Even though I tell everyone who asks that they should be flying into Venice instead of Milan or Rome, I know that not everyone is going to pay attention to me. So for those of you who have flown into Milan and only then realize that you really don’t want to spend your vacation in this busy, bank-filled city, here’s what you’ll need to know about getting from Milan to Venice.
I’ve talked to people who do this as a day-trip (one way or the other), which should be enough to tell you that it’s not a terribly long train journey. If you don’t mind the idea of a long day, it’s totally possible to do a day trip to Venice from Milan or vice versa – but keep in mind that if you’re only spending a day in Venice you’re missing out on the city’s real charms.
Venice, even being a completely car-less city, is still quite easy to access via train, bus, and even by car. If you’re driving, just know that you’ll just need to leave your car at the one big lot in the city.
Taking the Train from Milan to Venice
This is your best option for getting from Milan to Venice. There’s a train departing from Milano Centrale for Venice just about every hour, and the trip takes between 2.5-3.5 hours. Although most of the trains will stop along the way at cities like Verona, Vicenza, and Padova, I have yet to find a route that requires you to get off at any point and change trains. You just get to sit tight and wait for your Venice stop.
A 2nd class train ticket will cost you between €21-40 depending on how fast your train is, and a 1st class ticket will range from €45-58. The slowest trains don’t usually require a reservation in addition to your ticket, but the ES and EC trains do. If you’re unsure, ask at the ticket counter. And if you’ve already got a rail pass of any kind, that’s your ticket – all you’ll need to find out is if you’ll need a reservation. If you don’t need a reservation, just make sure your railpass is validated, and hop on your train.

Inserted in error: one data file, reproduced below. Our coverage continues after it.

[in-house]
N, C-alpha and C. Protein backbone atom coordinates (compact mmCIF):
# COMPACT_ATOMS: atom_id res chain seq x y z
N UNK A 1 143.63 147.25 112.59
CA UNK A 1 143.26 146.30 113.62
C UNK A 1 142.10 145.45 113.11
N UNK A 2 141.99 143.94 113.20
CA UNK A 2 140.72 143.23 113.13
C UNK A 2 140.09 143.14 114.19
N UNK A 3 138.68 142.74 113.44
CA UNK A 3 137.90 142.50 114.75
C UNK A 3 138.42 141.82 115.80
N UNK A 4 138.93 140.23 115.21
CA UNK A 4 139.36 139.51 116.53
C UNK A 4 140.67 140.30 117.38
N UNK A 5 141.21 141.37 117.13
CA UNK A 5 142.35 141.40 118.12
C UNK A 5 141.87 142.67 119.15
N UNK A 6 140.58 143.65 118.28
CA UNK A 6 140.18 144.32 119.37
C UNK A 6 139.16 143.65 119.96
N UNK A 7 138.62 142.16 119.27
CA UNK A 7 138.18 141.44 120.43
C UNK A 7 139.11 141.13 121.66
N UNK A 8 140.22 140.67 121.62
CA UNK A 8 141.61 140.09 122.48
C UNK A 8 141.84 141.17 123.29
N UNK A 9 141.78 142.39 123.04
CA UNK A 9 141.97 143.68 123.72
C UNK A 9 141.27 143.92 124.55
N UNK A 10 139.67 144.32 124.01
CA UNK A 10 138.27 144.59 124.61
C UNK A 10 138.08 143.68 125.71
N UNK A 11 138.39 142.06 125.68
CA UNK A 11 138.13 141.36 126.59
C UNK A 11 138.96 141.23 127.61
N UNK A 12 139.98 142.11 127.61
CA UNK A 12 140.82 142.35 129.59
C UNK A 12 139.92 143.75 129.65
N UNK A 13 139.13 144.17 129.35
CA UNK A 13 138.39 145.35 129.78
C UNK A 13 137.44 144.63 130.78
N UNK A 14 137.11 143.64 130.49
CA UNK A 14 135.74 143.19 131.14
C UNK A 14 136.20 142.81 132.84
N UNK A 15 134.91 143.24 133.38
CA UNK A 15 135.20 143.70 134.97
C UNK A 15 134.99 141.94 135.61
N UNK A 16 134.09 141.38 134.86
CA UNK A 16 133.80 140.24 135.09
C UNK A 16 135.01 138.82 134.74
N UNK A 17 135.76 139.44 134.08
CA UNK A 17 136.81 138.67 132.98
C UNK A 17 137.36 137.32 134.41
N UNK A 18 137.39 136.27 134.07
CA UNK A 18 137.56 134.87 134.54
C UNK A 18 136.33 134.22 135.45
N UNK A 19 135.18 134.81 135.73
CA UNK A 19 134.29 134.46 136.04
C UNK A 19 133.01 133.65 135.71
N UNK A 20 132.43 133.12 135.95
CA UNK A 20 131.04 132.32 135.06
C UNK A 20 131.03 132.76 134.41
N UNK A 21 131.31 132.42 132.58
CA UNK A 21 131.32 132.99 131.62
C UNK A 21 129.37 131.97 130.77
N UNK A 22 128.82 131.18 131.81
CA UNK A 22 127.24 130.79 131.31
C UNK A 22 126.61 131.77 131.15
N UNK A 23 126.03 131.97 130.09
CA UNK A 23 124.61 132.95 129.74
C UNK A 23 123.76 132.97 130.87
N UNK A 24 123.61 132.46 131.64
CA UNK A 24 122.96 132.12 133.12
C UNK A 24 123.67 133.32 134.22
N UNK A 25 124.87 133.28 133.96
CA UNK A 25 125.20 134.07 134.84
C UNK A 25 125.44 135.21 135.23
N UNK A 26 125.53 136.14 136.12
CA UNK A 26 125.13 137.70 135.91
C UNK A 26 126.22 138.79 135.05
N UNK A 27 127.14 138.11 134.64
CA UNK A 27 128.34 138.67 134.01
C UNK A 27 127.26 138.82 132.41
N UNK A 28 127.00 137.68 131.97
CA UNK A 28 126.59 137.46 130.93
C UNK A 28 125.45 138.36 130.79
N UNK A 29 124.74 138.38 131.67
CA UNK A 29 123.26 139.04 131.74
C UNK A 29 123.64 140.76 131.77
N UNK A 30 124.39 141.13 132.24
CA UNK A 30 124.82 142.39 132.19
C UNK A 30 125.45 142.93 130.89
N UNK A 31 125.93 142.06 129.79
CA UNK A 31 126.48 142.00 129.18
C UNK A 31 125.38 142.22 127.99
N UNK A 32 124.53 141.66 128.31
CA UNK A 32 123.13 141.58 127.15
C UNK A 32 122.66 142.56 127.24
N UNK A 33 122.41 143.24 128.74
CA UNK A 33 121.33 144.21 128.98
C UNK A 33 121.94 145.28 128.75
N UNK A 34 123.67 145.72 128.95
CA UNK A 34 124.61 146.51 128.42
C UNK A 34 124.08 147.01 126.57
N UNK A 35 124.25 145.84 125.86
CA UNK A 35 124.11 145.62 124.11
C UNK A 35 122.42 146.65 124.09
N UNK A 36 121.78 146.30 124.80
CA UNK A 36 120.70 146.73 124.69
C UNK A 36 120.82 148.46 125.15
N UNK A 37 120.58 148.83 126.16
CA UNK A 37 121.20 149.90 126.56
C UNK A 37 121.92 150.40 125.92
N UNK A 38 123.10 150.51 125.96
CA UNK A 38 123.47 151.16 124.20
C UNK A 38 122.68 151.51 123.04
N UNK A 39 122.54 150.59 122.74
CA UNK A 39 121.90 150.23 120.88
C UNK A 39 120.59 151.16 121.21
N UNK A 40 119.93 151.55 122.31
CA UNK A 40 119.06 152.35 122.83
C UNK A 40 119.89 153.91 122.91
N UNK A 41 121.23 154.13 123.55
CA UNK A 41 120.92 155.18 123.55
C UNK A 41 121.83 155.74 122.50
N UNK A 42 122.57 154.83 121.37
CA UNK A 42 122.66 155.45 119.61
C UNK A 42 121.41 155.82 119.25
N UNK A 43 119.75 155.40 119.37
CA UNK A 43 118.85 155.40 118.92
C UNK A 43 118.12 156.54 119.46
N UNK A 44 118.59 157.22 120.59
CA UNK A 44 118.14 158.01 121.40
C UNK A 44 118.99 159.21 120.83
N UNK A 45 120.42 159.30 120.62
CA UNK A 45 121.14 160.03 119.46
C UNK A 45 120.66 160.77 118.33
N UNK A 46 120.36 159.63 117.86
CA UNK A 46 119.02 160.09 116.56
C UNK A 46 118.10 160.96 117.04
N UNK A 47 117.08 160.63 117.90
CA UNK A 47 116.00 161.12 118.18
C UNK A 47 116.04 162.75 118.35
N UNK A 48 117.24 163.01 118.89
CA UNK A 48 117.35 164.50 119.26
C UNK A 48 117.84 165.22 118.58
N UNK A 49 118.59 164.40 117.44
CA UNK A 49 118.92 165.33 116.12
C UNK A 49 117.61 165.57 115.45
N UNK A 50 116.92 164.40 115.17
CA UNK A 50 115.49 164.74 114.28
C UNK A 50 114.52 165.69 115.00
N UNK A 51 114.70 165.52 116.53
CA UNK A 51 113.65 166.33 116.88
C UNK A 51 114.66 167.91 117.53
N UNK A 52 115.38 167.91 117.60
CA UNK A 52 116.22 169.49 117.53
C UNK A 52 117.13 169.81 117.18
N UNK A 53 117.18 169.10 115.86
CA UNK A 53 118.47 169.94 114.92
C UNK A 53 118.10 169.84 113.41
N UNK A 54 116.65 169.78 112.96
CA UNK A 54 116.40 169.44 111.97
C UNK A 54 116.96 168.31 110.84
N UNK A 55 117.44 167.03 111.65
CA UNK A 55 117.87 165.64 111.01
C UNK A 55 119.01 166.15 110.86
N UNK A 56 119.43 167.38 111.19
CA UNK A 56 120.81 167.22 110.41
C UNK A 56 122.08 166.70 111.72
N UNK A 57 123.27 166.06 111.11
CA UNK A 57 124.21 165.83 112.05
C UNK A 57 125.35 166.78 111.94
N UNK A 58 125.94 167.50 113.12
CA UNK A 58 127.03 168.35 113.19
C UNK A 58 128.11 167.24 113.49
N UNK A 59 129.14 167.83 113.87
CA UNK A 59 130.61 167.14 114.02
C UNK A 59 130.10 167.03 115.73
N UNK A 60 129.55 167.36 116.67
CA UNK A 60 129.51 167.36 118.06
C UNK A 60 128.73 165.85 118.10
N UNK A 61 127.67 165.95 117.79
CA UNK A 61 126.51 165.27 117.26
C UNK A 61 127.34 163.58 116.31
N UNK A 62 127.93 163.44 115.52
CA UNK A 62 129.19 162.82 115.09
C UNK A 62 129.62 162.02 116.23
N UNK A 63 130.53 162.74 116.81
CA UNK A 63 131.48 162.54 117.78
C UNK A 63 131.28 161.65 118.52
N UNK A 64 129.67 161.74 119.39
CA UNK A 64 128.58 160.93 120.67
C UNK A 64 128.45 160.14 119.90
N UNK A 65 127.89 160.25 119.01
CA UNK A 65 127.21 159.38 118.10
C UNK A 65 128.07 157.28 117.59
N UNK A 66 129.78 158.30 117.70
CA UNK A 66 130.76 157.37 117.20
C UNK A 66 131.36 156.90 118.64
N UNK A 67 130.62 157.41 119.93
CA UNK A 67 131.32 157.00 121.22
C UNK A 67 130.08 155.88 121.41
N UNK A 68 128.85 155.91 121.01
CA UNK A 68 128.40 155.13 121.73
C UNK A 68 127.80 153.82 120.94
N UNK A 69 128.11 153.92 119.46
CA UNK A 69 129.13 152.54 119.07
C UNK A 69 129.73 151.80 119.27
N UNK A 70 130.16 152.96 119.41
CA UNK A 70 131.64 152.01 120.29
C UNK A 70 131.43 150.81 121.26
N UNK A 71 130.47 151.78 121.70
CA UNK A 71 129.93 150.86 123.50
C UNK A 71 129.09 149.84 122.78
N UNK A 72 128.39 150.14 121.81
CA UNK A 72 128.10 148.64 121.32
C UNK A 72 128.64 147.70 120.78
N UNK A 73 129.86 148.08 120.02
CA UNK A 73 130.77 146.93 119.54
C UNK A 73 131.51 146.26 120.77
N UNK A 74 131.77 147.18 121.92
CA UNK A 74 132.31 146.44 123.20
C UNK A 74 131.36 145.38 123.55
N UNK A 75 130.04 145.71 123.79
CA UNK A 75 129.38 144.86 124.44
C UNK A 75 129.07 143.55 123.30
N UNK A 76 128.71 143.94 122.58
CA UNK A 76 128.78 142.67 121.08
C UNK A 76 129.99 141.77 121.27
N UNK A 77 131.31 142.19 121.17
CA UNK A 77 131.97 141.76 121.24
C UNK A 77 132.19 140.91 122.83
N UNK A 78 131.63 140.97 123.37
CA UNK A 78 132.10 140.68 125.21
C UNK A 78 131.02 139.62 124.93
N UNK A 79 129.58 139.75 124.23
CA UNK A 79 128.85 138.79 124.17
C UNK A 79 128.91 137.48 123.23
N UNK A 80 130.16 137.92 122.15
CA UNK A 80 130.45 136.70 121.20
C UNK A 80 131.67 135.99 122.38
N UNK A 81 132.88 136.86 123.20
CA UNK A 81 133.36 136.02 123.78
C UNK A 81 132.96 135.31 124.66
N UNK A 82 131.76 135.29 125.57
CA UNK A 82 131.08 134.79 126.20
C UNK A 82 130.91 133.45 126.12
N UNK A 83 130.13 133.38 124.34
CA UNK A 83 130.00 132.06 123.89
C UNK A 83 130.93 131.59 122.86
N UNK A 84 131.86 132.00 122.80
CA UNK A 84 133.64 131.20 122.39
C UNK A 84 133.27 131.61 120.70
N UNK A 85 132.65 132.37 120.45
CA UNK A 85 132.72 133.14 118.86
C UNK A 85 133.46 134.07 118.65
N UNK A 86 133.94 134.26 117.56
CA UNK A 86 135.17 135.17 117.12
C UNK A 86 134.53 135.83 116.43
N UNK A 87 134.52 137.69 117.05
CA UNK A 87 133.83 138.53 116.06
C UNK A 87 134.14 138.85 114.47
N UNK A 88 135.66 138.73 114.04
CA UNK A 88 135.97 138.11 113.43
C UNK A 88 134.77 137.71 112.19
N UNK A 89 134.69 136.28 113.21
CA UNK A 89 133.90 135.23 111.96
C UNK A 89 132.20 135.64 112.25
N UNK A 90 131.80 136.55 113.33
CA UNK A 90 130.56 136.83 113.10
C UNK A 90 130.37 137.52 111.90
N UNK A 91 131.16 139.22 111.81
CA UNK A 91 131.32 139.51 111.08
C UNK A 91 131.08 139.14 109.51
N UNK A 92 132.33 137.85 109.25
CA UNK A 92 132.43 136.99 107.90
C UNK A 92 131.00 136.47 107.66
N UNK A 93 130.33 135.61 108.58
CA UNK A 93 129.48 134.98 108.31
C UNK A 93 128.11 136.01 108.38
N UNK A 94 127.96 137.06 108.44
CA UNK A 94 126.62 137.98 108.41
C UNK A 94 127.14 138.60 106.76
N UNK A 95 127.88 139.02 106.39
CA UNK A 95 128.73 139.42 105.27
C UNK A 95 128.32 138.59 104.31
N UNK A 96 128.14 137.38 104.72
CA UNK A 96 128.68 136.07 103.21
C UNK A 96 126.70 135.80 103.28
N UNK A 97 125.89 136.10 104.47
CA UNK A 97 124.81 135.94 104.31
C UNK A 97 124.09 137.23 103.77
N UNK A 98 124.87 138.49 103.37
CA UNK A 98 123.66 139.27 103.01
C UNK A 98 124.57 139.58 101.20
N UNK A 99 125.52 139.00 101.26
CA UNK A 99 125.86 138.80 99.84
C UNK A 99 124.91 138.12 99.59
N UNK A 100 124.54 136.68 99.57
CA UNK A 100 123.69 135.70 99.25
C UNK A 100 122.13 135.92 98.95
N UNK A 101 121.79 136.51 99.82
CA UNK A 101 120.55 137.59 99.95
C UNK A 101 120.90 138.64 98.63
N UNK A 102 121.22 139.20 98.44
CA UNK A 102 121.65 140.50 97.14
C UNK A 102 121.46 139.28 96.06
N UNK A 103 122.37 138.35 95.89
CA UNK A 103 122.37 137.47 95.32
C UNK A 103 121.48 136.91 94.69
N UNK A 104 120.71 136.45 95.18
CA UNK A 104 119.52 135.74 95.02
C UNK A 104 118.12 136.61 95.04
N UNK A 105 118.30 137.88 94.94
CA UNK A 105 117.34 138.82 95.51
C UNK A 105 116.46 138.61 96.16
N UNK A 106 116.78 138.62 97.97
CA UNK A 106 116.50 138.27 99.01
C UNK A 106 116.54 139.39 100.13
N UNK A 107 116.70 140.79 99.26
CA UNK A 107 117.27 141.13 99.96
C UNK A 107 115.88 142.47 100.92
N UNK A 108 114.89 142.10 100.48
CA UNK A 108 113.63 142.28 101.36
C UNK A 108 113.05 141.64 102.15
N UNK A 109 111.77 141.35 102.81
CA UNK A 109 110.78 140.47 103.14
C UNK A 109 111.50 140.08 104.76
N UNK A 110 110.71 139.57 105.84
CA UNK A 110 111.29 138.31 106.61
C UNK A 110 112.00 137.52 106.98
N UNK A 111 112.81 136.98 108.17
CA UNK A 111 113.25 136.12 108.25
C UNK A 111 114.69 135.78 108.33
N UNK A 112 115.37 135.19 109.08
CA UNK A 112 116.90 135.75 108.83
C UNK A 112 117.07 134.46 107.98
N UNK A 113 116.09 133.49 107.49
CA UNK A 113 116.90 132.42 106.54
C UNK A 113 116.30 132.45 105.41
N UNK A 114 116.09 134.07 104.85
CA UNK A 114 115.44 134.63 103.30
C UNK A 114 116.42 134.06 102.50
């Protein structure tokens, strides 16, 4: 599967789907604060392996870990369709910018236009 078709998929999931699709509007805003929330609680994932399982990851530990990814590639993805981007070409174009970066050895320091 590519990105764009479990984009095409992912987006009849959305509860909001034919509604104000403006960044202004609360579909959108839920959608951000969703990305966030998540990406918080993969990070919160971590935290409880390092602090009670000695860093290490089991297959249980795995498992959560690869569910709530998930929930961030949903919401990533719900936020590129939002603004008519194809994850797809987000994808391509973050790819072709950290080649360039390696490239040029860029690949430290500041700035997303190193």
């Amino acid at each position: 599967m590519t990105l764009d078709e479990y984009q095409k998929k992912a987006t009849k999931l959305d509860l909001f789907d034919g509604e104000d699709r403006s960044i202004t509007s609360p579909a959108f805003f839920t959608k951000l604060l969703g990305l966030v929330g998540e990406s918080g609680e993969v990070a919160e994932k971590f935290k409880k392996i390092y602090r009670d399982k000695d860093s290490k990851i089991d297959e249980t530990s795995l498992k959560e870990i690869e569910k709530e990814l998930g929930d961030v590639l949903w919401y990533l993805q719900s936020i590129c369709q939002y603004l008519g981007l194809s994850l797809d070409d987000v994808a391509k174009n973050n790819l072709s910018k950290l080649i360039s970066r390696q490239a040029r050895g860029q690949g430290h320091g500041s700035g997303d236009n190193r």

It’s important to note here that there are two train stations with the name “Venezia” in them – you want the one called “Venezia Santa Lucia.” If you get off at “Venezia Mestre” you’re still on the mainland. You don’t want that.
>> Learn more about taking the train from Milan to Venice
Flying from Milan to Venice
Even with the plethora of low-cost airlines in Europe, flying from Milan to Venice is going to be cost-prohibitive for most travelers – not to mention a logistical hassle, since you’d have to get from central Milan out to Malpensa for many of the flights, which is almost an hour-long trip in the wrong direction from Venice! The flight itself is around four hours, so you’re talking about a 4-5 hour journey – longer than the train ride.
If the time issue doesn’t discourage you, perhaps the cost will. When I checked prices for this post, they ranged from €250-350 for a round-trip flight and €130-150 for a one-way flight. So even though I really love the Marco Polo Airport in Venice, I’d recommend you avoid flying from Milan.
Taking the Bus from Milan to Venice